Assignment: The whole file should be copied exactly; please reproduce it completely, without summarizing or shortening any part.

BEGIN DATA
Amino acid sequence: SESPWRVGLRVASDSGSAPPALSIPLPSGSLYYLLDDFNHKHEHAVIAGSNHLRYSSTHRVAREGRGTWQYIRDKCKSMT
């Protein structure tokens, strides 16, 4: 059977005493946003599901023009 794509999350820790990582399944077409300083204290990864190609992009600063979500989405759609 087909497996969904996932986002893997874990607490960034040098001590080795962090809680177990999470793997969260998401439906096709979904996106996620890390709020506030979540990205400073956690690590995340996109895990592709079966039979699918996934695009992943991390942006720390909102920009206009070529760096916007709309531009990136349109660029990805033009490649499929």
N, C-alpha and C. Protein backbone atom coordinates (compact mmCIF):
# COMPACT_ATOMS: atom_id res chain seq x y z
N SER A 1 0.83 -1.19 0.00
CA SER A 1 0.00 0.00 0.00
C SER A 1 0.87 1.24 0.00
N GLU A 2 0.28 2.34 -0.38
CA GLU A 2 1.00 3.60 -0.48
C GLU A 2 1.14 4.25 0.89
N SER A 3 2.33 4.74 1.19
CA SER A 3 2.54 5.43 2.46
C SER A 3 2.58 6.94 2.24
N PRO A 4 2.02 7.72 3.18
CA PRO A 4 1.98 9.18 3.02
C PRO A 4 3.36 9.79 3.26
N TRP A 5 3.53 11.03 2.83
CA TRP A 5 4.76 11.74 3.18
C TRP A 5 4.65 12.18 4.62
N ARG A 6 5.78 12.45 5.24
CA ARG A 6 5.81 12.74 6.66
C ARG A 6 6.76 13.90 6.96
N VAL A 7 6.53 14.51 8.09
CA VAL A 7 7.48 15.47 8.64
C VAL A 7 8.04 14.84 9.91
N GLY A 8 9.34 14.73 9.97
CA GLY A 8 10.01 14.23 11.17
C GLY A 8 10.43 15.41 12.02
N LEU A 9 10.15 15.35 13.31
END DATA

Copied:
Amino acid sequence: SESPWRVGLRVASDSGSAPPALSIPLPSGSLYYLLDDFNHKHEHAVIAGSNHLRYSSTHRVAREGRGTWQYIRDKCKSMT
């Protein structure tokens, strides 16, 4: 059977005493946003599901023009 794509999350820790990582399944077409300083204290990864190609992009600063979500989405759609 087909497996969904996932986002893997874990607490960034040098001590080795962090809680177990999470793997969260998401439906096709979904996106996620890390709020506030979540990205400073956690690590995340996109895990592709079966039979699918996934695009992943991390942006720390909102920009206009070529760096916007709309531009990136349109660029990805033009490649499929």
N, C-alpha and C. Protein backbone atom coordinates (compact mmCIF):
# COMPACT_ATOMS: atom_id res chain seq x y z
N SER A 1 0.83 -1.19 0.00
CA SER A 1 0.00 0.00 0.00
C SER A 1 0.87 1.24 0.00
N GLU A 2 0.28 2.34 -0.38
CA GLU A 2 1.00 3.60 -0.48
C GLU A 2 1.14 4.25 0.89
N SER A 3 2.33 4.74 1.19
CA SER A 3 2.54 5.43 2.46
C SER A 3 2.58 6.94 2.24
N PRO A 4 2.02 7.72 3.18
CA PRO A 4 1.98 9.18 3.02
C PRO A 4 3.36 9.79 3.26
N TRP A 5 3.53 11.03 2.83
CA TRP A 5 4.76 11.74 3.18
C TRP A 5 4.65 12.18 4.62
N ARG A 6 5.78 12.45 5.24
CA ARG A 6 5.81 12.74 6.66
C ARG A 6 6.76 13.90 6.96
N VAL A 7 6.53 14.51 8.09
CA VAL A 7 7.48 15.47 8.64
C VAL A 7 8.04 14.84 9.91
N GLY A 8 9.34 14.73 9.97
CA GLY A 8 10.01 14.23 11.17
C GLY A 8 10.43 15.41 12.02
N LEU A 9 10.15 15.35 13.31